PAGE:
On Sunday the 16th of July we finally had a new microlensing alert so it was action stations! Only one problem the forecast for that night was for increasing clouds! We decided to give it a go anyway and just hope for the best, Steve arrived 1st and found the sky was half clear and thankfully our target was on the clear side, so he opened up the dome and got to work, he captured 14 300 second exposures of our target OB171317 before Jonathan arrived, after a few cloudy patches we got back to work but it was slow going with passing clouds causing our guide star to fade more often than not, Steve headed home and Jonathan stayed on to keep imaging for as long as possible, we got to 27 300 second exposures of our target OB171317 although thin clouds may have affected a few of them.
Jonthan imaged the target when gaps allowed until 1:30 am when this cloud bank appeared in the West, it didn't take long after this photo was snapped for the cloud bank to move over our target and even though Jonathan stayed on at the observatory until around 3 am he never saw another opportunity to collect more data, so after calibrating the data we had collected he headed home and sent the files to Steve for submission to MicroFUN, hopefully we get a few more breaks in the clouds tonight to grab our normalizing data as apparently our target has already faded considerably.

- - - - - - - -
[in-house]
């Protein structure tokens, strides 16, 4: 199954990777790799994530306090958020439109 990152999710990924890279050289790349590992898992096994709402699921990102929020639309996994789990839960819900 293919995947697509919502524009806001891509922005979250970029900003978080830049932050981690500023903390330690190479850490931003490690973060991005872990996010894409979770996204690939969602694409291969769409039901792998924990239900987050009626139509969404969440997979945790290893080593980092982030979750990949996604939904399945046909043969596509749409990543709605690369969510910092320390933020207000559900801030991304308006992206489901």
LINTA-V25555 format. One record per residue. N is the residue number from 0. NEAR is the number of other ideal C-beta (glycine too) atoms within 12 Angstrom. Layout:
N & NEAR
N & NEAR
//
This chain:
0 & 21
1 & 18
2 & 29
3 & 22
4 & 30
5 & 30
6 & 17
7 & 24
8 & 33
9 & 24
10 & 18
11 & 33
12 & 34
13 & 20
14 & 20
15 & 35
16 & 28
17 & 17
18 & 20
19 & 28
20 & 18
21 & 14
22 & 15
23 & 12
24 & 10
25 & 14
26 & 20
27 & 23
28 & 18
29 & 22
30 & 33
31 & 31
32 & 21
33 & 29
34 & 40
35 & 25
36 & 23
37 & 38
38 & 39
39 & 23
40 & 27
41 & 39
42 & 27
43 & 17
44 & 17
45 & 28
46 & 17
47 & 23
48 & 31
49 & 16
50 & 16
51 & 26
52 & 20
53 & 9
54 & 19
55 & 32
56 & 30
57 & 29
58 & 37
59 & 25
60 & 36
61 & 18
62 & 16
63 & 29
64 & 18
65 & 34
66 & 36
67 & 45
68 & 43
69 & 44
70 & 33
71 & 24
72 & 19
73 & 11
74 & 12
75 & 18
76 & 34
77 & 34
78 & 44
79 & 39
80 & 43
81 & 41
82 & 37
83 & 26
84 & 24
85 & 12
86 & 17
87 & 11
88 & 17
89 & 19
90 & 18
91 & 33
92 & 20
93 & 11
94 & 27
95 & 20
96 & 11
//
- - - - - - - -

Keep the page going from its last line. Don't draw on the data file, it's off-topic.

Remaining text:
Posted by Jonathan Green

Tuesday, July 11, 2017

Cloudy Nights at Kumeu

Since the last night imaging at Kumeu, we have had a run of some really bad weather, on Sunday the 9th after attending Neil deGrasse Tyson at Spark Arena I headed out to the observatory in the hope of clear skies but even with other parts of Auckland clear Kumeu was still under a pretty constant blanket of clouds, after waiting I drove home to find Coatesville clear but you could still see major clouds in the West. On Monday the 10th after attending the Auckland Astronomical Society meeting I headed out again in the hope of clear skies but it was raining on arrival so I attempted to wait out the clouds and rain by occupying myself with cleaning up the observatory but with no luck it was still heavy cloud when I left around midnight, I'm happy to report we have submitted all our current data to MicroFUN so all we need now is some clear sky to get back to work although fortunately there has been no new microlensing alerts in the meantime.


^ As you can see from this image of the cloud sensor graph clear patches have been few and far between, it's been frustrating because other parts of Auckland have looked relatively clear.